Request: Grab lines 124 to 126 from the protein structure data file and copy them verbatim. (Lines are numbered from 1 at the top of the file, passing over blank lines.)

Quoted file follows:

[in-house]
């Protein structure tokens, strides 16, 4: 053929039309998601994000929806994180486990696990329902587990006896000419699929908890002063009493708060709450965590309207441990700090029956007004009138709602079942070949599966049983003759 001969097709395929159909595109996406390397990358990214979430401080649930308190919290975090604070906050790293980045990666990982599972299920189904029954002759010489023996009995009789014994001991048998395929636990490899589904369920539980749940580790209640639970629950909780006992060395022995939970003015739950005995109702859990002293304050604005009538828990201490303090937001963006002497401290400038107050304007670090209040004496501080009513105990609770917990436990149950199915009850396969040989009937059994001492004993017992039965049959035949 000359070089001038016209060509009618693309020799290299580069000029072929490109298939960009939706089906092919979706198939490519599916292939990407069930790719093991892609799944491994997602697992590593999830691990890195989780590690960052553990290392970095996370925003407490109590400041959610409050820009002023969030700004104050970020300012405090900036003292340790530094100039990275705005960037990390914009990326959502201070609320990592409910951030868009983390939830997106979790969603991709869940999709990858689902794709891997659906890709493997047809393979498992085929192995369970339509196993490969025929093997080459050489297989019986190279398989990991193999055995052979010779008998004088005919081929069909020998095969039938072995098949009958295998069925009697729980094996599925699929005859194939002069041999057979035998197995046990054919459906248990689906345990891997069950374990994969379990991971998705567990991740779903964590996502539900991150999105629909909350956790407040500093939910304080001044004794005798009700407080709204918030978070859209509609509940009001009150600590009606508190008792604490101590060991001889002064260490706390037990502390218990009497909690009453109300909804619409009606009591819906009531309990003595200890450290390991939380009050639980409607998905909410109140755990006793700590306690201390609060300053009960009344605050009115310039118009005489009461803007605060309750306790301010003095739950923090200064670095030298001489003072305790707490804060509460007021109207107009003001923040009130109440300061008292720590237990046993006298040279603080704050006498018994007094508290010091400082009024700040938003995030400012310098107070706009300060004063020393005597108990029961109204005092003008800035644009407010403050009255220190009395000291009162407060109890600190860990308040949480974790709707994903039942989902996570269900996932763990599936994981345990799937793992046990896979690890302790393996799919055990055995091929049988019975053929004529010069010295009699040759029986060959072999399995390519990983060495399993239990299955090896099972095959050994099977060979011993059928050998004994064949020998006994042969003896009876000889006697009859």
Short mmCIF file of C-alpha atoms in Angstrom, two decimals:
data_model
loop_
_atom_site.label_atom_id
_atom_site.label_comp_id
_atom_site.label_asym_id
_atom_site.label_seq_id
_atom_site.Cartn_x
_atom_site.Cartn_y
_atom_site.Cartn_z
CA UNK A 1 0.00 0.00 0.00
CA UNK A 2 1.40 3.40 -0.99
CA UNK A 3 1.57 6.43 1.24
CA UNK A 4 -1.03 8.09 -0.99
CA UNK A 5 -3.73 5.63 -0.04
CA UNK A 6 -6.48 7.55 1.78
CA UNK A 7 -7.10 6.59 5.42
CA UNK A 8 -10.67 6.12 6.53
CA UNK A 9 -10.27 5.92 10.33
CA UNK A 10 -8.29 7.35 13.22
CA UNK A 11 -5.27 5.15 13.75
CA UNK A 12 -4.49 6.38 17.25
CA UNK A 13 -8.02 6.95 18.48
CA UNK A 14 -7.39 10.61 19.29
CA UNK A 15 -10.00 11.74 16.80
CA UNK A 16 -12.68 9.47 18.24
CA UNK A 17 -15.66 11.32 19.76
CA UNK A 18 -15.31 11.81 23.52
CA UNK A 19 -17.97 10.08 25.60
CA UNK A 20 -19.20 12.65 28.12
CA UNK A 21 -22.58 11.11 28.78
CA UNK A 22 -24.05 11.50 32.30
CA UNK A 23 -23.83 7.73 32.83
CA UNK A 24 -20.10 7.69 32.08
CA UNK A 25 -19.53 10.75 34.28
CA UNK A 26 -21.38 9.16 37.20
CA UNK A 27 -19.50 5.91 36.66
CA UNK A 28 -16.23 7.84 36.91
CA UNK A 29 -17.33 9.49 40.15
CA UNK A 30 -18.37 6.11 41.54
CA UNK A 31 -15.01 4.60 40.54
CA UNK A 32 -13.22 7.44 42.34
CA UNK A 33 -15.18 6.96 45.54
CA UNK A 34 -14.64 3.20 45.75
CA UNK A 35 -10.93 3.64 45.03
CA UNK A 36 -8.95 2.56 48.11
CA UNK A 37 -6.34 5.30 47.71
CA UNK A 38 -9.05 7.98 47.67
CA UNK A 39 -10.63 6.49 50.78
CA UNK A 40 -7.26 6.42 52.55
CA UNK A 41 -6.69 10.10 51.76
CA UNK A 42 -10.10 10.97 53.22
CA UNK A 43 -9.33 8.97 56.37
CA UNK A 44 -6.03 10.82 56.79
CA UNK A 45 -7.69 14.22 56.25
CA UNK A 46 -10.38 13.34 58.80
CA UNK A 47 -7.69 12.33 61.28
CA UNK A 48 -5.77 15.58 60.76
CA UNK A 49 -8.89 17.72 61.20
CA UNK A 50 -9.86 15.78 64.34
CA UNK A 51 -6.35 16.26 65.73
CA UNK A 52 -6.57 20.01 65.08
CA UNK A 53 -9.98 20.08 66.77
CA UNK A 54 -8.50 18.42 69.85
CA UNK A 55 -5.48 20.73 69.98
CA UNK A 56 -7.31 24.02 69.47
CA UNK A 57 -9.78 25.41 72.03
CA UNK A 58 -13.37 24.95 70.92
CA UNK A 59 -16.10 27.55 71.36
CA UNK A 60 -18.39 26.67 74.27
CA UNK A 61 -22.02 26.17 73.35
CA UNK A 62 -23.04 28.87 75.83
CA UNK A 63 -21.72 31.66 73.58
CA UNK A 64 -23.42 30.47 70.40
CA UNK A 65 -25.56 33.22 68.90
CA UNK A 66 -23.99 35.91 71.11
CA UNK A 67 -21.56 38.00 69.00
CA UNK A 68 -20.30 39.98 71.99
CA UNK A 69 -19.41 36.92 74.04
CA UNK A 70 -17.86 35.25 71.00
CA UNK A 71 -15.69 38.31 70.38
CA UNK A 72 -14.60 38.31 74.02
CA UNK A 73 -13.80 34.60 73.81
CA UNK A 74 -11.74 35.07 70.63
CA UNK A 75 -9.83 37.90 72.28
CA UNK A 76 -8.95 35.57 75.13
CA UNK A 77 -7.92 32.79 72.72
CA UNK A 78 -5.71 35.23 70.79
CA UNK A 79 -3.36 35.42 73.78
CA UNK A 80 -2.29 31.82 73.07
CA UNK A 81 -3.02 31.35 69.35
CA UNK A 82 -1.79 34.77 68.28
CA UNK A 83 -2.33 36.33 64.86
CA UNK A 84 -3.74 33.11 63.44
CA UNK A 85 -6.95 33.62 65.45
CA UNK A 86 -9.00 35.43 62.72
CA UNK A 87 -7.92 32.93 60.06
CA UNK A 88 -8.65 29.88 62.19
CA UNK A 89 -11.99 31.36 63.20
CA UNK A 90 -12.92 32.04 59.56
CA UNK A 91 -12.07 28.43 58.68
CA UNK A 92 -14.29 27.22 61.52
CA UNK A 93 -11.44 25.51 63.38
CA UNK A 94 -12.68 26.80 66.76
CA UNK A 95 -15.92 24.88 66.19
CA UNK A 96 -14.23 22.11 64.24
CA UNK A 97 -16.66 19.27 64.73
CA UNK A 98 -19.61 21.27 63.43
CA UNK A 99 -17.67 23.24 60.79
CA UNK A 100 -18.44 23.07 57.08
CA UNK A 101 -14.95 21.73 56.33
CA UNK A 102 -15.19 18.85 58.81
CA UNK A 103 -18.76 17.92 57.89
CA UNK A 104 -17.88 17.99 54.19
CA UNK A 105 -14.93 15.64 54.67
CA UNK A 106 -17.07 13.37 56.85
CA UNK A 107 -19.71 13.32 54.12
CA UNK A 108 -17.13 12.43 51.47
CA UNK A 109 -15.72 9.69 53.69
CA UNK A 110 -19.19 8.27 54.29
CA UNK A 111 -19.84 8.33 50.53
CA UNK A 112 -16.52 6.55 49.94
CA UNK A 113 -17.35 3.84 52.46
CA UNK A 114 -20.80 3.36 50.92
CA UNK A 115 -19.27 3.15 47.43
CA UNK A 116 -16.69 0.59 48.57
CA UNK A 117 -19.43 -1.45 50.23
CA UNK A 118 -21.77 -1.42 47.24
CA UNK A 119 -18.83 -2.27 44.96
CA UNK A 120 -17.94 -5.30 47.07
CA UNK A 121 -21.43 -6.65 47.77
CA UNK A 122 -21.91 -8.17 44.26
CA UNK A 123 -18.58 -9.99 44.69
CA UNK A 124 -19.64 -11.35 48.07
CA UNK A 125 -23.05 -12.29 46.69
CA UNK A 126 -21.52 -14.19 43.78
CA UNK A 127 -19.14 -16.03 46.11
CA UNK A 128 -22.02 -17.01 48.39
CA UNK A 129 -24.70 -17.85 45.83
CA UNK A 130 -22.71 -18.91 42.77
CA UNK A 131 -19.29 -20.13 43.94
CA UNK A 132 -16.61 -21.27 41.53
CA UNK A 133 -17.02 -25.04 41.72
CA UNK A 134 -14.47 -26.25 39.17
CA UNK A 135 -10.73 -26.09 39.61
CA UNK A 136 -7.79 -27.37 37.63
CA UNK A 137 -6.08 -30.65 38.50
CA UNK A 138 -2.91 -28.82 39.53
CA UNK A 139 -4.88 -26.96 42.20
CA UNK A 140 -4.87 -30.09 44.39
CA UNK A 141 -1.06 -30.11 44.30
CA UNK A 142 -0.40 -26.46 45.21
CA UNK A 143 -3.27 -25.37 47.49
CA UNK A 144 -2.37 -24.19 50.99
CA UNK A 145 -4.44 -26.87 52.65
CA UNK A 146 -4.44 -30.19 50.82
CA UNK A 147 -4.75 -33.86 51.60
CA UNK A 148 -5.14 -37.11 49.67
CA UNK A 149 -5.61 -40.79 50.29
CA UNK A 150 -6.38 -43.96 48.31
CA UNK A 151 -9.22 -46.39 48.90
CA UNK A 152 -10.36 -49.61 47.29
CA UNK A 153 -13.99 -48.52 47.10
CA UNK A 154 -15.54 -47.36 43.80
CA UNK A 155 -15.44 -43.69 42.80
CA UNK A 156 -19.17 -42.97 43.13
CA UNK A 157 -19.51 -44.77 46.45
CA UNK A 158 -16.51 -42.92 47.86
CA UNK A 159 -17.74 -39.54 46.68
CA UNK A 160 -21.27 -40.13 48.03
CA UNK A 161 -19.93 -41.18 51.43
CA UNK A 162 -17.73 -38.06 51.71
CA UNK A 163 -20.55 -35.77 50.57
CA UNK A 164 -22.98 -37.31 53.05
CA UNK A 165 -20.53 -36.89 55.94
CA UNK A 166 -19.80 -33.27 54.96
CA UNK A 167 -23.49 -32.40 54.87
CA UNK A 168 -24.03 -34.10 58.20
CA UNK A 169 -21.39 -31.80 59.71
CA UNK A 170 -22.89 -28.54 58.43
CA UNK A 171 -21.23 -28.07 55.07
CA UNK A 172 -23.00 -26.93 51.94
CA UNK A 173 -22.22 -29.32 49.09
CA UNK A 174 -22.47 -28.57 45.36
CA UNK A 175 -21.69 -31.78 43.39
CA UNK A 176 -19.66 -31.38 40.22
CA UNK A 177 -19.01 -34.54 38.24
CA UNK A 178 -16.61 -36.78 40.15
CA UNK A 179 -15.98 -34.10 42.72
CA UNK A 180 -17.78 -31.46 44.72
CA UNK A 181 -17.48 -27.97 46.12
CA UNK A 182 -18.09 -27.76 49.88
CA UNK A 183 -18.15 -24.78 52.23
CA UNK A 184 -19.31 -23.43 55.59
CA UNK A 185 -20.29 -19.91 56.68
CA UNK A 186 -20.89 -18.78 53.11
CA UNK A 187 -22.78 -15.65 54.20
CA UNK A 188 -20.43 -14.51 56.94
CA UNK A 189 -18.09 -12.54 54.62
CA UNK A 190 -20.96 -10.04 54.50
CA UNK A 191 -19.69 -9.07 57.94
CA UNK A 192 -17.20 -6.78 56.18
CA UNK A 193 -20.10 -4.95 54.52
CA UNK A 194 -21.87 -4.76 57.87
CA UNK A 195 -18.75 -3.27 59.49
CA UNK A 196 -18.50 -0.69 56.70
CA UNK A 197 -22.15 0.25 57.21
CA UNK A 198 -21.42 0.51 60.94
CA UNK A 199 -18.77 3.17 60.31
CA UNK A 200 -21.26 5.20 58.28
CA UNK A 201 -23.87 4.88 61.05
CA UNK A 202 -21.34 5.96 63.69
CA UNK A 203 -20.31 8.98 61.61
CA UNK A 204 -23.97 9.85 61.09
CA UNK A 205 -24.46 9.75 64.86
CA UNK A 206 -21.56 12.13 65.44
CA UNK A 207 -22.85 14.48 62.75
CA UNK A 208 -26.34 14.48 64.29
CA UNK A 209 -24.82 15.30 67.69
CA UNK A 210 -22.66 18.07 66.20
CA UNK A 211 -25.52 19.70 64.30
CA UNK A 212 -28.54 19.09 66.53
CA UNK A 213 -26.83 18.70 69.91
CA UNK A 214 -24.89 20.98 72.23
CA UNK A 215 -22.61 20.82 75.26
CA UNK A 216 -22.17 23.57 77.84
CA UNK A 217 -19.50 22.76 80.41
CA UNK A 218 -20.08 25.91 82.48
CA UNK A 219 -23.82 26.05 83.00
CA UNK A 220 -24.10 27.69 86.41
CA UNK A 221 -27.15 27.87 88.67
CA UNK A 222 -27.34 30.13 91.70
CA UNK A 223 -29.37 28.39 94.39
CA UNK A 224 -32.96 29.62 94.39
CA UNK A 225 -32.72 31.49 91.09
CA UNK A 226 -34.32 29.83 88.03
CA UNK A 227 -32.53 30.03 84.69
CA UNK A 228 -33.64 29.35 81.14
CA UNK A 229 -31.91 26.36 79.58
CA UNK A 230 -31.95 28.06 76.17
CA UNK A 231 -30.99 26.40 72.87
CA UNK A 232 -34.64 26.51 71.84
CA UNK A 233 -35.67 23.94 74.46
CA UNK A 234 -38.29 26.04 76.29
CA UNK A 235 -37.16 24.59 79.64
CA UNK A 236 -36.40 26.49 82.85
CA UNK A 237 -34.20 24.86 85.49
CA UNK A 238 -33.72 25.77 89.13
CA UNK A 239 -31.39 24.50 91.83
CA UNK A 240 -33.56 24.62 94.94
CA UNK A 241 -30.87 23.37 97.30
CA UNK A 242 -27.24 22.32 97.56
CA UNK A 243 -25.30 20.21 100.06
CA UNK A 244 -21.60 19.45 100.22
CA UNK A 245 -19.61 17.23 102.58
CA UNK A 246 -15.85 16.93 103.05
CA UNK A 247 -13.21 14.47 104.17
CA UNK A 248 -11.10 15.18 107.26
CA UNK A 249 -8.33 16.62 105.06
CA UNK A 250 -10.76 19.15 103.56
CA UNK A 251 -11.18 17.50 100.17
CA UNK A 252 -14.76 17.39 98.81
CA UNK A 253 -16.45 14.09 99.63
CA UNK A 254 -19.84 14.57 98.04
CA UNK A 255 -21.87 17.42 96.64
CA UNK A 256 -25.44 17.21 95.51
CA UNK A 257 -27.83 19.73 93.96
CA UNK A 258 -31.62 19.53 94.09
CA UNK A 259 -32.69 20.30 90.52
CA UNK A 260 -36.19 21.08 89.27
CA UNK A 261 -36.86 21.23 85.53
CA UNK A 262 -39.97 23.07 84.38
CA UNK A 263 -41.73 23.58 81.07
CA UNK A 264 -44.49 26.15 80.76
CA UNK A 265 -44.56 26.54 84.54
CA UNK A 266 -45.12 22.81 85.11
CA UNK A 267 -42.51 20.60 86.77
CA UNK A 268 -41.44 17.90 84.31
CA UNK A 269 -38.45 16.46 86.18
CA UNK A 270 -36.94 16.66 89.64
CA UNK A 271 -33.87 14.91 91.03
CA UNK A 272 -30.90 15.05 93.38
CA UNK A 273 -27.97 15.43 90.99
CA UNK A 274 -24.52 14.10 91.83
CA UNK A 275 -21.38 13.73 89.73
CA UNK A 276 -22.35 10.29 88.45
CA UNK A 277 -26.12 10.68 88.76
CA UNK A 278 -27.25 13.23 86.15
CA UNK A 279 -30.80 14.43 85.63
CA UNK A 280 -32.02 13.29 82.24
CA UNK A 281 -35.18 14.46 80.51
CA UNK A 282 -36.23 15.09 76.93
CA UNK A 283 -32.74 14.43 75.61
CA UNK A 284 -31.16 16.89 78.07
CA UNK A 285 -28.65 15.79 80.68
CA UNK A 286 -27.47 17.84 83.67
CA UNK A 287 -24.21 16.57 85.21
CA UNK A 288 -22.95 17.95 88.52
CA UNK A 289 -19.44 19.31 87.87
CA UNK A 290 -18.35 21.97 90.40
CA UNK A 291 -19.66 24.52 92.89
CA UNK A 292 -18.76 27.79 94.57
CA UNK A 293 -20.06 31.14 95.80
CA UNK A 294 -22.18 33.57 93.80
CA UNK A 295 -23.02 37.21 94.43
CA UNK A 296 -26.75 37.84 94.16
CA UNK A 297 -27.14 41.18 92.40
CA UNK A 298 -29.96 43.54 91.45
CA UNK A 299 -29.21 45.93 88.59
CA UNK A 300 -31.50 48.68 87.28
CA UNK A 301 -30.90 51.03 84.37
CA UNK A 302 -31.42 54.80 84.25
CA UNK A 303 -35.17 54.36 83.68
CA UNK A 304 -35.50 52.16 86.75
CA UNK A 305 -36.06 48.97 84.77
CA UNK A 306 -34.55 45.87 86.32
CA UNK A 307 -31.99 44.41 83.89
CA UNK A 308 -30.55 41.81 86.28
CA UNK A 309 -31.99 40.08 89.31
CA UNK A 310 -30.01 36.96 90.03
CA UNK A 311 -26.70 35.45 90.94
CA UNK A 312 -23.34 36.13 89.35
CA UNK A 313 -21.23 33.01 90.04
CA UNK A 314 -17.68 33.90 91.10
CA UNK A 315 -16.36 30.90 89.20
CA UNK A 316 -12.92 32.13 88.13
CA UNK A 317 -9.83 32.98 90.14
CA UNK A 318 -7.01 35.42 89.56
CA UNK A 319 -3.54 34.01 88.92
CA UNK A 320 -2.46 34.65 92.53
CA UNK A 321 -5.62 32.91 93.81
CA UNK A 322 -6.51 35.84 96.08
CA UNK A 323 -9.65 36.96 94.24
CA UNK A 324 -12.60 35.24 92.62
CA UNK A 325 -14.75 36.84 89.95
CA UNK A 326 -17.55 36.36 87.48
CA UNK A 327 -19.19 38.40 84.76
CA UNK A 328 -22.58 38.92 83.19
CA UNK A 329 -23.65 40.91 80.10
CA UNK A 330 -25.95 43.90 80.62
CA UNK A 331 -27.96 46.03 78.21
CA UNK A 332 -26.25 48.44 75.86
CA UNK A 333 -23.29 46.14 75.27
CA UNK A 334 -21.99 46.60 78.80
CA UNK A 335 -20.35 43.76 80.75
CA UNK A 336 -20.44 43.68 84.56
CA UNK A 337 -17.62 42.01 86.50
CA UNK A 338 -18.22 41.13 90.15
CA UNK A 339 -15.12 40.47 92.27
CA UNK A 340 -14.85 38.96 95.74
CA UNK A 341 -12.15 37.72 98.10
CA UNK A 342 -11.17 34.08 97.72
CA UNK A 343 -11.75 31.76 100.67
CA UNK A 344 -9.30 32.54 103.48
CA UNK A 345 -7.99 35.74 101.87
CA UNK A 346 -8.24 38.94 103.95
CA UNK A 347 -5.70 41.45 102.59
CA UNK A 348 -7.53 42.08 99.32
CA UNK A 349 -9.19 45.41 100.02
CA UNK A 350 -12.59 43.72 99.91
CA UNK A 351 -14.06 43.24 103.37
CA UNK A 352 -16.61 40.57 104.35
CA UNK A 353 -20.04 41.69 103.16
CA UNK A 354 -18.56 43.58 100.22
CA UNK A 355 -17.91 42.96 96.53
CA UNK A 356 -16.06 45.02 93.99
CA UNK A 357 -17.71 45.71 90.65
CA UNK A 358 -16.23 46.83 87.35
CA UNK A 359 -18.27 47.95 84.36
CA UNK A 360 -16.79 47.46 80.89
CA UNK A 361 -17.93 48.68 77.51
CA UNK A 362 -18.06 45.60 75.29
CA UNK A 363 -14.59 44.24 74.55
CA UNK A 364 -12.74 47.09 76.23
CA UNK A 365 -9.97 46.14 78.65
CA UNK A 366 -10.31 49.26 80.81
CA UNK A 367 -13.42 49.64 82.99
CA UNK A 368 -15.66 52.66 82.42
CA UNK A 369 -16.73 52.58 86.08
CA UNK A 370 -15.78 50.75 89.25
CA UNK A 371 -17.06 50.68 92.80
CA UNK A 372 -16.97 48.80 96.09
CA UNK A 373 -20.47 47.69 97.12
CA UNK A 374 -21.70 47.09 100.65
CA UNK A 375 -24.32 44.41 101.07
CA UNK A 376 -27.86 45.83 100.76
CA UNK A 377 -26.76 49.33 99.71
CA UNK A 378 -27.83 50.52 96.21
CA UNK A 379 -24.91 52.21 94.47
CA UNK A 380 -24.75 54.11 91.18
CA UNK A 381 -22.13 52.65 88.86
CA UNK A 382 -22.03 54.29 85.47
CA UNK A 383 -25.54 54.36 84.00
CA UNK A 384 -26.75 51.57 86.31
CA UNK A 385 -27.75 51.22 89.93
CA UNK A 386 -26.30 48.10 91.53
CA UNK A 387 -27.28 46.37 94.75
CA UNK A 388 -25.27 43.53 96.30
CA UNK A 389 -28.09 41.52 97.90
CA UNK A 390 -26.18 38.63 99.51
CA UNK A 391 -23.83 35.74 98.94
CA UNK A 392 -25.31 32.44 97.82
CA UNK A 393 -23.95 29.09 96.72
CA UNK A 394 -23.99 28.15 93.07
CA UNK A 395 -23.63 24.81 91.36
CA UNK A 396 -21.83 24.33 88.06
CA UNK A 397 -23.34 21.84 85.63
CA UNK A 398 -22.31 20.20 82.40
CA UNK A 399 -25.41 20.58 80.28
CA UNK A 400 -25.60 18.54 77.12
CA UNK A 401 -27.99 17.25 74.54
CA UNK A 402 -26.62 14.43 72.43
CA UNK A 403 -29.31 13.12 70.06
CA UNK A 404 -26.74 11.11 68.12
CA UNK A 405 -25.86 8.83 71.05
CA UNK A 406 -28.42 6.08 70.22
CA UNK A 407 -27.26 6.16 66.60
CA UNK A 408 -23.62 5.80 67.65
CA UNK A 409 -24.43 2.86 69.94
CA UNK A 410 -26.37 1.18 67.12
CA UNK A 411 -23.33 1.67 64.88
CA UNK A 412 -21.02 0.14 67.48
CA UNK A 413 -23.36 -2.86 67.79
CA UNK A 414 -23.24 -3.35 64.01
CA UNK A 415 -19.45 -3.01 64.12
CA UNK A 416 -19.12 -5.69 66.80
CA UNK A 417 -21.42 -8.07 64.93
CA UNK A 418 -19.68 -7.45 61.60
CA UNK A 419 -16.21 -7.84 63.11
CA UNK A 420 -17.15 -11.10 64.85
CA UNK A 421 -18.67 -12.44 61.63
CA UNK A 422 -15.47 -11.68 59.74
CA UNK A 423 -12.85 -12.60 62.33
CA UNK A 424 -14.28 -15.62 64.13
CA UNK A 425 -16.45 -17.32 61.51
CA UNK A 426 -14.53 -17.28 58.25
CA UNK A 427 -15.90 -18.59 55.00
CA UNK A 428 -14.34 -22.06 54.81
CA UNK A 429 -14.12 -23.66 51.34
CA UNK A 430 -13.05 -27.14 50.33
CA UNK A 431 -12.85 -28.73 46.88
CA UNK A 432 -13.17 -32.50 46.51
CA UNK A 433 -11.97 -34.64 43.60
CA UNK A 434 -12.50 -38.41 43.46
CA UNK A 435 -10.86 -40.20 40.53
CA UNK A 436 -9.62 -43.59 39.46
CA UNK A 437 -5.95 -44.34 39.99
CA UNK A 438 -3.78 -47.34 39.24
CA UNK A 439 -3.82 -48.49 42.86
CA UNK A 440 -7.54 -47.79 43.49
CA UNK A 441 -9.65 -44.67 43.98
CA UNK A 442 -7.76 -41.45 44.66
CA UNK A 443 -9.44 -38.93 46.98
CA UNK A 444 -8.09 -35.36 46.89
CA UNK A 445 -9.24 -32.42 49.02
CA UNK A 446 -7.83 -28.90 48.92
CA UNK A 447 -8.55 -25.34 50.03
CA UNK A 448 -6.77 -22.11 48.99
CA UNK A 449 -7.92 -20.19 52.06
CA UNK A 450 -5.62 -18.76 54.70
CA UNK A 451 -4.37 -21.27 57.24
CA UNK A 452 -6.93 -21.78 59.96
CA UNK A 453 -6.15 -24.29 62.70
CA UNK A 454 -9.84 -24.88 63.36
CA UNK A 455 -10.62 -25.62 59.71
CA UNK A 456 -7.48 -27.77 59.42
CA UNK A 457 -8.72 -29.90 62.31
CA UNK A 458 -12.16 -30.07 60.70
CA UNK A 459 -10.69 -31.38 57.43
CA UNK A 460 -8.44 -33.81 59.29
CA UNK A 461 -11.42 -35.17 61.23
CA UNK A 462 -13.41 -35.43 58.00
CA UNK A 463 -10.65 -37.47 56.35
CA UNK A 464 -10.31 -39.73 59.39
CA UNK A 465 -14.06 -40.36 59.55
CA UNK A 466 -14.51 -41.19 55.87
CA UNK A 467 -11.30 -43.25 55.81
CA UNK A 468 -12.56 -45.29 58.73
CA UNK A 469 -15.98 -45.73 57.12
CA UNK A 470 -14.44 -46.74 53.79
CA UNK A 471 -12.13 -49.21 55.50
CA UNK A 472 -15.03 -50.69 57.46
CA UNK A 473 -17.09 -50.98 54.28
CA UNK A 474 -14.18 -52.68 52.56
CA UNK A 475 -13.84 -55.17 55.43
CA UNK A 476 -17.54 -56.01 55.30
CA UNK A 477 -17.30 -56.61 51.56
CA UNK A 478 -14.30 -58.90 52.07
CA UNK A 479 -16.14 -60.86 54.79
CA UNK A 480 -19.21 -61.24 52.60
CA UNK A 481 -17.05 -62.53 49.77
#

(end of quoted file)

CA UNK A 112 -16.52 6.55 49.94
CA UNK A 113 -17.35 3.84 52.46
CA UNK A 114 -20.80 3.36 50.92